Being a lifelong student studying library science, I guess it makes sense that when I started playing Skyrim back in November, I gravitated toward the Winterhold college quest line. (For those unfamiliar with the game, Winterhold College is the mage’s college and if you complete a somewhat involved quest for them while a student there, they promote you from gawky freshman to Arch-mage with nary as much as an undergraduate conjuration course required.) So while I was completing this quest line and hanging out at the college carousing with my mage-y cohorts, doing mead keg stands and the like, I discovered the Arcanaeum.
The Arcanaeum is Winterhold College’s library, there for the research needs of Destruction Mages and Restoration Mages alike. The books are kept, for the most part, inconveniently locked up in cabinets and display cases, so browsing is generally not feasible. There is also a marked lack of computer terminals or card
catalogs, so your ability to find research material in this library is entirely dependent upon the expertise of the staff. There is a nice little open area in the middle of the room,
however, with several tables available. Apparently this library is very forward thinking in some respects, too. Not to be outdone by libraries housing coffee shops, this one apparently allows the consumption of alcoholic beverages as well.
Oh, and the ambiance is fantastic! In addition to all the cool, old books and bottles of wine and mead everywhere, there are skulls. Lots and lots of skulls. There’s nothing that makes a library feel more inviting to me than skulls, I can tell you that much.
Oh, and the Arcanaeum is blessed with its very own super dedicated keeper of the books, named Urag Gro-Shub. Whatever possessed an orc to become a librarian escapes me. (Jp and I call him the “orc-brarian.”) He’s known for saying things like “Disrupt my Arcanaeum, and I will have you torn apart by angry atronachs.” He doesn’t really seem to know the meaning of the phrase “user-centric,” and he takes his work seriously. Like really, really seriously. I think it drives him to the hooch to be honest with you, as he’s often hanging out in the corner with his mug o’ mead, and I found extra bottles stashed behind the circ desk.
Head of Collection Development
So anyway, upon discovering this little enclave of scholarship in a harsh world torn apart by civil war and dragon attacks, I also discovered that I could go on quests to help Urag Gro-Shub expand the college library’s collection. Now, in Skyrim this doesn’t mean the same thing as in our world. I don’t order the books off Amazon or buy them in a book store. People rarely donate anything. No, I have to go into dungeons and giant camps and fight ferocious, blood thirsty enemies in order to secure ownership of these books. And since the wussy orc-brarian isn’t the one putting his life on the line to grow his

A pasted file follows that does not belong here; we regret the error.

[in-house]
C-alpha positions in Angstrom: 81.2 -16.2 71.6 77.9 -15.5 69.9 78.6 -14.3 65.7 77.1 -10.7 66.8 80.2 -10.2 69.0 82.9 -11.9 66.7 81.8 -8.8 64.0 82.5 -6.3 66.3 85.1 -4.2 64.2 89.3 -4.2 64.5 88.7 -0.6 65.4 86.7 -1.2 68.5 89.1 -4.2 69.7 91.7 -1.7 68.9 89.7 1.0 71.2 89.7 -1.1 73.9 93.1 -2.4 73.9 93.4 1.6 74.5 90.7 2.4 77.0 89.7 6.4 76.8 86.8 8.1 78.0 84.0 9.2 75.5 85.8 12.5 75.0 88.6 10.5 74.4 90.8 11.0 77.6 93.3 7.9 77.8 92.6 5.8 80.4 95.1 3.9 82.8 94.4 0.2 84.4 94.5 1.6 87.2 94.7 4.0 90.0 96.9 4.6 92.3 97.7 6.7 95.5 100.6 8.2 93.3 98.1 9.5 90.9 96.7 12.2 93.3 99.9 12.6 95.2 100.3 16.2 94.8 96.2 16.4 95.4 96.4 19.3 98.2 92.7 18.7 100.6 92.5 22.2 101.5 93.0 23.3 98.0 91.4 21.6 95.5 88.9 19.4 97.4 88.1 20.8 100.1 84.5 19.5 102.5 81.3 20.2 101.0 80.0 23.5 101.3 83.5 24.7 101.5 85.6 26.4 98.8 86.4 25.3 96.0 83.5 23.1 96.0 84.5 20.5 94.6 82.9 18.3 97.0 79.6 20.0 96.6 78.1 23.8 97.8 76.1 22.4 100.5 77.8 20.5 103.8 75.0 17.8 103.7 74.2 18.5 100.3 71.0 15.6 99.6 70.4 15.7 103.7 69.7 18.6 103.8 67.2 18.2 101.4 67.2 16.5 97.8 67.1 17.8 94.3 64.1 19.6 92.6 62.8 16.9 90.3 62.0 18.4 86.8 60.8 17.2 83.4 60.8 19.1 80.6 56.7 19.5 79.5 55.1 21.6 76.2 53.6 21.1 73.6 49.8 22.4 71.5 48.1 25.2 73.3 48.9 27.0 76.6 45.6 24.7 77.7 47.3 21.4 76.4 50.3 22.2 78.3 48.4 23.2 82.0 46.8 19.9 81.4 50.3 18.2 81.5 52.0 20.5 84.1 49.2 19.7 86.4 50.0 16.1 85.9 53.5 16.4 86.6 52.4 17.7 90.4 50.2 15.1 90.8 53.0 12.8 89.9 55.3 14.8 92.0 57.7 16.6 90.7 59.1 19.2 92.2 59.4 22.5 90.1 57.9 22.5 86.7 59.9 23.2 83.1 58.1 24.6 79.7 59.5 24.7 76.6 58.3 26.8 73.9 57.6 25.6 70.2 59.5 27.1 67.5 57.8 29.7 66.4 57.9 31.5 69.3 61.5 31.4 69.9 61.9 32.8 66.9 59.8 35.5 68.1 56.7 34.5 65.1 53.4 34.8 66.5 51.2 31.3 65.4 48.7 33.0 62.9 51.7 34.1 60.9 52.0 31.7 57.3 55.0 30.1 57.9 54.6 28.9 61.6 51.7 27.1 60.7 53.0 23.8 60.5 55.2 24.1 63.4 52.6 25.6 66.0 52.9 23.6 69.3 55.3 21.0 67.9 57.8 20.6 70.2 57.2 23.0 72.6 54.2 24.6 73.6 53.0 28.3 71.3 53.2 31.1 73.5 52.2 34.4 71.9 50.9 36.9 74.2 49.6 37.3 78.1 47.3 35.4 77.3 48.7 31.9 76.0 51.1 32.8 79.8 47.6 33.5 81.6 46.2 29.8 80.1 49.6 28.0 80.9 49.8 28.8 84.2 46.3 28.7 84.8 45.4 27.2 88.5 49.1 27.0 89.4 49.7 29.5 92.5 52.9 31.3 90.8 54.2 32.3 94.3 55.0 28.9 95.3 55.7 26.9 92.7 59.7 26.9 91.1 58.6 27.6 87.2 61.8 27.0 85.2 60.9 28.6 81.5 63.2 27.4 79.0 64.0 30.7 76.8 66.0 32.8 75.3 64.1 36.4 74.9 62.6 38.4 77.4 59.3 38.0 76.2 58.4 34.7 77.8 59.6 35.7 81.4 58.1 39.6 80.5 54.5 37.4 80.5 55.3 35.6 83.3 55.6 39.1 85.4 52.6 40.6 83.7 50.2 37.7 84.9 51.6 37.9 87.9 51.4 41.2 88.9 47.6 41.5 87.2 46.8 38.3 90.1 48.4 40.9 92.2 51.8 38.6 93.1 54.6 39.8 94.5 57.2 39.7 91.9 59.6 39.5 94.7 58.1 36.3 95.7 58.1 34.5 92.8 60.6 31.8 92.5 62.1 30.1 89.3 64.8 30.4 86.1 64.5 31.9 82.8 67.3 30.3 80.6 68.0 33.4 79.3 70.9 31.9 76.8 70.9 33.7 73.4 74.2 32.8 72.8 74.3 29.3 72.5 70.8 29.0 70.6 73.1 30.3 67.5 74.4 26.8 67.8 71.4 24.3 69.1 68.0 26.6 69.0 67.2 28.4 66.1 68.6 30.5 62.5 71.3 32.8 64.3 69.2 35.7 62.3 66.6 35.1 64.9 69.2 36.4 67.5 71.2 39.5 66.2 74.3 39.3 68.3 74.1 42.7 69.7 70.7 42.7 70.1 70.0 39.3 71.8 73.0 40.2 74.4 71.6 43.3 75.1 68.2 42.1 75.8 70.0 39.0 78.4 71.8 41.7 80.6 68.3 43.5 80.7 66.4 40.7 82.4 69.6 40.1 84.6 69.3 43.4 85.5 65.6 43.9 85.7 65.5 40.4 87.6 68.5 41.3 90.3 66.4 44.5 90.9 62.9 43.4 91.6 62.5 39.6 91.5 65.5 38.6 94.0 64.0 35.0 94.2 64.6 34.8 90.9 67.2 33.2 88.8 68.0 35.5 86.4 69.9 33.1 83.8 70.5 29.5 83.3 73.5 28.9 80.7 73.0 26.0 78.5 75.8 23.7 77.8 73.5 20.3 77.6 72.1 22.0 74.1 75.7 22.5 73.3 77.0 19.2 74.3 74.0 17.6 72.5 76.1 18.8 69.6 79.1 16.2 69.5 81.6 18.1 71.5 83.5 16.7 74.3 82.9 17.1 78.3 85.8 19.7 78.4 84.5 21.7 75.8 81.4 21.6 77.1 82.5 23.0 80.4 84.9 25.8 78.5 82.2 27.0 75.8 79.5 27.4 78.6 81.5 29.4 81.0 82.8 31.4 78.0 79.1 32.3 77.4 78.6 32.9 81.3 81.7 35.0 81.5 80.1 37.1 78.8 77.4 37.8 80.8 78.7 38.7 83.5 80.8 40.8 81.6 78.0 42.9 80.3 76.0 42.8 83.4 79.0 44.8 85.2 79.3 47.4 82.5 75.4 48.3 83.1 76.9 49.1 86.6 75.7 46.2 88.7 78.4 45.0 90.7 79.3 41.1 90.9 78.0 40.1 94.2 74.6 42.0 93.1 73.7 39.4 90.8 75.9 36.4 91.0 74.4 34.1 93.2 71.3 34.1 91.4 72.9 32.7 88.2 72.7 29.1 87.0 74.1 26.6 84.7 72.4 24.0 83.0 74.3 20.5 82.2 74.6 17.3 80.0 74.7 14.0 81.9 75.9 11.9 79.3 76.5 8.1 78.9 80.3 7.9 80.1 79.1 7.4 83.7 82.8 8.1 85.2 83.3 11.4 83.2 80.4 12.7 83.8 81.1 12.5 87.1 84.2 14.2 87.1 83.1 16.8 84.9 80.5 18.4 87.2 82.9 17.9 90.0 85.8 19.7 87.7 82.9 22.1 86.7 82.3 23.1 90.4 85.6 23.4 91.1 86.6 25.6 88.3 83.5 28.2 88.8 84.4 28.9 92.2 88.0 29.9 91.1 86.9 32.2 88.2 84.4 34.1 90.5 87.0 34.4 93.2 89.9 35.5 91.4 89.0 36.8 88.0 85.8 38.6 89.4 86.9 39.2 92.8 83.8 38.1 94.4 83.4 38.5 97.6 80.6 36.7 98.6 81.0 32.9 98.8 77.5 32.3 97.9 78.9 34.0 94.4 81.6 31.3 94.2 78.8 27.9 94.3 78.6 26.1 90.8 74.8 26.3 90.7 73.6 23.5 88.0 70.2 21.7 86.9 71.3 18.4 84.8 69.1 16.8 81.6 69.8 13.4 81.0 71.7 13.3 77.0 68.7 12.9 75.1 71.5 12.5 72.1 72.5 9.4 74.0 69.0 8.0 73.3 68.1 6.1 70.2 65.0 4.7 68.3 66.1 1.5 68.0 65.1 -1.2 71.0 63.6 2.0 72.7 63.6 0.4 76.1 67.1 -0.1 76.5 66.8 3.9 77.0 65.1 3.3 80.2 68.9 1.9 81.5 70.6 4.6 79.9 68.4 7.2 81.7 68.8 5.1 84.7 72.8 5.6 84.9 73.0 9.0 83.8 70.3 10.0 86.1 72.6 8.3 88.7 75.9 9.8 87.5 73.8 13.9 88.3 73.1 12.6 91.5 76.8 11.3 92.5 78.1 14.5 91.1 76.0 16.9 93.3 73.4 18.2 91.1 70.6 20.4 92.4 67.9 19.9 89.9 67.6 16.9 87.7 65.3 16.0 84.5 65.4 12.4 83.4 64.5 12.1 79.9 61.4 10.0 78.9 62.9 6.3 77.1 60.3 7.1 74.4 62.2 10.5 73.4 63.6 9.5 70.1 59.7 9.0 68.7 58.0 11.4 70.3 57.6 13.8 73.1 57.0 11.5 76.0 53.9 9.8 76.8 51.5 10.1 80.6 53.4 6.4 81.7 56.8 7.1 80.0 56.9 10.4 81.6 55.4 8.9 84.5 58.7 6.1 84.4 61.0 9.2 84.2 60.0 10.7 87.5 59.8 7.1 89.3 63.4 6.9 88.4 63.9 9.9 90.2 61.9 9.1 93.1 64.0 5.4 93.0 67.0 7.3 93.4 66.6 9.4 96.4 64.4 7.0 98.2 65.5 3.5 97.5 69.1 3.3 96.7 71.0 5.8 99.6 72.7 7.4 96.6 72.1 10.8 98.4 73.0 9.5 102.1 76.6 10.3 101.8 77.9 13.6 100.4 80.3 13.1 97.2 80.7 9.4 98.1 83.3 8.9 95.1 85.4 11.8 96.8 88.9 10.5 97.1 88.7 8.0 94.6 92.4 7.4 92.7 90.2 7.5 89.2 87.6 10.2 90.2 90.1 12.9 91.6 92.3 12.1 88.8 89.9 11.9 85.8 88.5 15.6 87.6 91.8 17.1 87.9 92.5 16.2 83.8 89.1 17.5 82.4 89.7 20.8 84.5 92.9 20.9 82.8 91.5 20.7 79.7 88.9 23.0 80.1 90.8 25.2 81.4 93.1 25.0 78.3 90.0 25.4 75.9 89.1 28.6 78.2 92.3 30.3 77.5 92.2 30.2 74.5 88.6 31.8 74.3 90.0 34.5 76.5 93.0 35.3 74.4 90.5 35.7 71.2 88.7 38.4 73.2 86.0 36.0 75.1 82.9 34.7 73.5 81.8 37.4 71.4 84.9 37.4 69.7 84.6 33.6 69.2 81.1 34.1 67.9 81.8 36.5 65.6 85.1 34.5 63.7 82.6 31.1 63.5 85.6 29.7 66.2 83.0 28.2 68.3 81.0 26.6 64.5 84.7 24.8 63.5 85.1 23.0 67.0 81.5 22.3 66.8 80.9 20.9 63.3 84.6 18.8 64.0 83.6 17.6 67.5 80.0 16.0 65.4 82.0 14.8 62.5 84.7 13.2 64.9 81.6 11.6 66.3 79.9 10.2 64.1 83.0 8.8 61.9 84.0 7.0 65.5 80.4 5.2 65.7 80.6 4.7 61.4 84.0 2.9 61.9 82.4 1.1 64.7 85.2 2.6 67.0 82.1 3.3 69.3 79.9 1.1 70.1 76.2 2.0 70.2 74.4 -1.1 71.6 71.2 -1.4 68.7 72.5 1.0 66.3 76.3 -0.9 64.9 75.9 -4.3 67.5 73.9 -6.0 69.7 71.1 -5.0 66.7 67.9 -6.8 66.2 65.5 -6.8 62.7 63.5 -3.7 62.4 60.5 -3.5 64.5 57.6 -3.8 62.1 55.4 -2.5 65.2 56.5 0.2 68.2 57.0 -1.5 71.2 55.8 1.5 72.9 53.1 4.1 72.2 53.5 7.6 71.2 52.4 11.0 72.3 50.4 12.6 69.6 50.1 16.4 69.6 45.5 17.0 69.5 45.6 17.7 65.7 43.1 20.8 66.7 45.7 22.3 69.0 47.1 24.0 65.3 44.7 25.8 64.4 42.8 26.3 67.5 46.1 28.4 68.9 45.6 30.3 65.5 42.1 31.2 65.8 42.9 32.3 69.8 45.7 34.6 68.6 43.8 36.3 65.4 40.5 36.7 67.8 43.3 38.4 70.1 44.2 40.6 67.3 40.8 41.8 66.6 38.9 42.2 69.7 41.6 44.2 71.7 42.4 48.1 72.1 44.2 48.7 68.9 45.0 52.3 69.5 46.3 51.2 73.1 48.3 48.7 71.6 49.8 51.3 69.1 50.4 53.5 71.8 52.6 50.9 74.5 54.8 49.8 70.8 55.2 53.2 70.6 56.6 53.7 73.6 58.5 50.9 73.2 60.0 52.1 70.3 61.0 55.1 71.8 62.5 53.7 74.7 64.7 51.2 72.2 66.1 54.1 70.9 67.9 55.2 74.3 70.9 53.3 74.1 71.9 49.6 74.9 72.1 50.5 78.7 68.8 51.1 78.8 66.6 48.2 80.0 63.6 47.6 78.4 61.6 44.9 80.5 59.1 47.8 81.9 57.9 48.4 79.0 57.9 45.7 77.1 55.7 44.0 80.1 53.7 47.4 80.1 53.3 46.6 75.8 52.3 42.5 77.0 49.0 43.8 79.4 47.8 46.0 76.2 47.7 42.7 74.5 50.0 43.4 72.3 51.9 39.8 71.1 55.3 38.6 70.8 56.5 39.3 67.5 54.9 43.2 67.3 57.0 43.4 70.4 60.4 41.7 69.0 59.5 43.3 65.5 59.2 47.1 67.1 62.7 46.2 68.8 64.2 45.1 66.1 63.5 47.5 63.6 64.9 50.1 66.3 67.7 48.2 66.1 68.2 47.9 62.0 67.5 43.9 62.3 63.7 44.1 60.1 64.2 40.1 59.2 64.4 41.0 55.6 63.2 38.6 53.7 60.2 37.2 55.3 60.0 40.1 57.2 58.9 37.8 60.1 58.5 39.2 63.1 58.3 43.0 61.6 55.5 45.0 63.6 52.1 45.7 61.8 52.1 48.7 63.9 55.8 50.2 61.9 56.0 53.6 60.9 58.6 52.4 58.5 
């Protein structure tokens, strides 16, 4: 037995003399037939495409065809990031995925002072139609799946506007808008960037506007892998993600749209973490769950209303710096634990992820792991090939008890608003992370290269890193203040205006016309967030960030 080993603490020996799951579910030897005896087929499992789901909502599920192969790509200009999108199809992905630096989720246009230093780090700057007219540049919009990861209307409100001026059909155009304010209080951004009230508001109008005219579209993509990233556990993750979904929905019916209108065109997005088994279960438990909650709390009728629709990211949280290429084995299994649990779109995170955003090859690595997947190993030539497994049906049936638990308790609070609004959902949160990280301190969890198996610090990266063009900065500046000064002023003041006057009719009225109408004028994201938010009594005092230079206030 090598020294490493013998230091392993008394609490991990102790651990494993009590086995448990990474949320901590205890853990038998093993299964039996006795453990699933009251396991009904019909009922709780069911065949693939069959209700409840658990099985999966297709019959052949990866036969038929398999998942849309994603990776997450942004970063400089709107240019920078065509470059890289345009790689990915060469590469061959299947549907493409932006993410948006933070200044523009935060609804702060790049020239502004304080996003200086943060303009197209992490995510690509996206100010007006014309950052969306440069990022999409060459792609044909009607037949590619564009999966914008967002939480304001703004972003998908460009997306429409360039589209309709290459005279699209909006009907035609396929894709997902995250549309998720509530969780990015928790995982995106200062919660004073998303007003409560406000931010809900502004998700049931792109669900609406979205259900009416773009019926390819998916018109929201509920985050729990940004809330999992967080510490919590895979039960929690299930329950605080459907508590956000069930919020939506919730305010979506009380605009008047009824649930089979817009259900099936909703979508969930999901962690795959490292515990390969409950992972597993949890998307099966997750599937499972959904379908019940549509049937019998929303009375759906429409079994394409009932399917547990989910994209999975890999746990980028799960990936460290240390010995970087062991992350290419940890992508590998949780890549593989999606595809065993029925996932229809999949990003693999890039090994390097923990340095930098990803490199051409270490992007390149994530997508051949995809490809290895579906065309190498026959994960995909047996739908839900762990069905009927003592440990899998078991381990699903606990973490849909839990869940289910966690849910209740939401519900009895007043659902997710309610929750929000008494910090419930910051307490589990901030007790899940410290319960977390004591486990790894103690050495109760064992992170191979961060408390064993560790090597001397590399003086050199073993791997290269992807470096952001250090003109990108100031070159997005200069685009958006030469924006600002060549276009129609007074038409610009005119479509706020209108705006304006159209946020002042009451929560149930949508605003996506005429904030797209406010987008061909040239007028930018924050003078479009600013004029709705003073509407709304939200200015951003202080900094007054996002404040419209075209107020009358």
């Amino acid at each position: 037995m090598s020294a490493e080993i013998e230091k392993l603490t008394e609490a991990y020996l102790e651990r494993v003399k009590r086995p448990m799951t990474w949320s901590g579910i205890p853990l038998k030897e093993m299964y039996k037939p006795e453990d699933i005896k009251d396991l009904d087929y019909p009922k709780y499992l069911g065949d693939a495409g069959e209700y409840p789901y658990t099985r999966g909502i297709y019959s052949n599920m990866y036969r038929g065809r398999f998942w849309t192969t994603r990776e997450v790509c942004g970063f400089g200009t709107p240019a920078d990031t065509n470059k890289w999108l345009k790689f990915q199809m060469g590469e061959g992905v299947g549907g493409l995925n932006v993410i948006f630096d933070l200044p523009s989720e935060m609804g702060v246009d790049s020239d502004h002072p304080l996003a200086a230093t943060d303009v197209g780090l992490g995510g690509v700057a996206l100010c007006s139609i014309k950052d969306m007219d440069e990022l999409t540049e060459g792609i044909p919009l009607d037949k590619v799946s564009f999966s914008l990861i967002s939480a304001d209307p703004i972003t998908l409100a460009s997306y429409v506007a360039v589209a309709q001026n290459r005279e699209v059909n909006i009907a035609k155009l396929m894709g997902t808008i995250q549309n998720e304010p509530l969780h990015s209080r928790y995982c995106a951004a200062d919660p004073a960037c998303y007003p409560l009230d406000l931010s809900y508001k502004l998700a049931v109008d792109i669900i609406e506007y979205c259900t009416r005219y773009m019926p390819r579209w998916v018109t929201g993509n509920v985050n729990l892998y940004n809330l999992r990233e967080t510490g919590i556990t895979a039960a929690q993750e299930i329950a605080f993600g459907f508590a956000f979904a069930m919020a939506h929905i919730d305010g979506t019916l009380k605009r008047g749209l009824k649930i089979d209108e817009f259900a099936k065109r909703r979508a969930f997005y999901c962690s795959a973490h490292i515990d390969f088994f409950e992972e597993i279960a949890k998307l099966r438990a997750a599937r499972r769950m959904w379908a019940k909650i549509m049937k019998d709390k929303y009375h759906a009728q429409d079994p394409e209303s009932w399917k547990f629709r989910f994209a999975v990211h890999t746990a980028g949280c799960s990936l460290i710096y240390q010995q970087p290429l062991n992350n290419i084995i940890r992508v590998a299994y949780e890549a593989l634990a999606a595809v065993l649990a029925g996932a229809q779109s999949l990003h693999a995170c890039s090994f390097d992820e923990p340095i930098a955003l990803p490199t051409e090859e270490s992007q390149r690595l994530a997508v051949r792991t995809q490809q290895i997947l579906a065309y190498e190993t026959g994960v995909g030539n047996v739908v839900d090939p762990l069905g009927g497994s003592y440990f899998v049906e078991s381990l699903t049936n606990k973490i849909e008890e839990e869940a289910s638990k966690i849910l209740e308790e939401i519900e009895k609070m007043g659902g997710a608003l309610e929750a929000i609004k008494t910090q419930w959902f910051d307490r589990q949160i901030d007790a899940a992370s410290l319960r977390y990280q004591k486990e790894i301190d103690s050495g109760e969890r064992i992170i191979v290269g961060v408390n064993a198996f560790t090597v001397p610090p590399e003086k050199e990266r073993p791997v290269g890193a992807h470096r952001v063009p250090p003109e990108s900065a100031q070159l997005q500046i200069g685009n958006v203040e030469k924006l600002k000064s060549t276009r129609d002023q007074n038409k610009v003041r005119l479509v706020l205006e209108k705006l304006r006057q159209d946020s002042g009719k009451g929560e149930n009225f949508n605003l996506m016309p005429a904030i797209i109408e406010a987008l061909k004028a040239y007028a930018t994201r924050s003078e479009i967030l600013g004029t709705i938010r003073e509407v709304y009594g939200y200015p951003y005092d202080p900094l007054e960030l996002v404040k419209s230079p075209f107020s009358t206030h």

collection, I decided to dub myself “Head of Collection Development” at the Arcanaeum. Hey, I can do that. I am the Arch-Mage after all.
So when Urag Gro-Shub wants a new book, he tells me where to go to get it and I fight my way to the prize. Pretty straight forward. Today, he wanted me to get a book called “Chimarvamidium: Ancient Tales of the Dwemer, Part VI”. Not sure how that is of particular use to mages, but I’m always up for a challenge, so I made the arduous journey to the book’s location. I fought a dragon, two bears, a skeever, a few wolves and a troll. Then I found it in a chest with some glass arrows (score!) and 35 gold
pieces. This may sound like a pain but believe me, I’ve seen worse. This book was relatively easy to obtain.
Then it was back to the Arcanaeum for me to give our new addition to the orc-brarian.
I have to say though, sometimes I feel like he’s not totally appreciative of the lengths I go to in order to improve our collection. When I hand him the book, he responds with a nonchalant “Looks like you’re still in one piece. And more importantly, so is the book. Thank you.” Um, at least he said thank you?
On a slightly different note, I have to say here that I think the degree to which books and reading are integrated into Skyrim is very cool. I don’t read every book I pick up in the game, but I think it is a really nice touch that you can. Another thing that I find cool: You can download all of the in-game books in either EPUB or Kindle format and read them on your E-Reader anywhere. For help downloading the file to your device, just ask for help from your not-so-friendly neighborhood orc-brarian.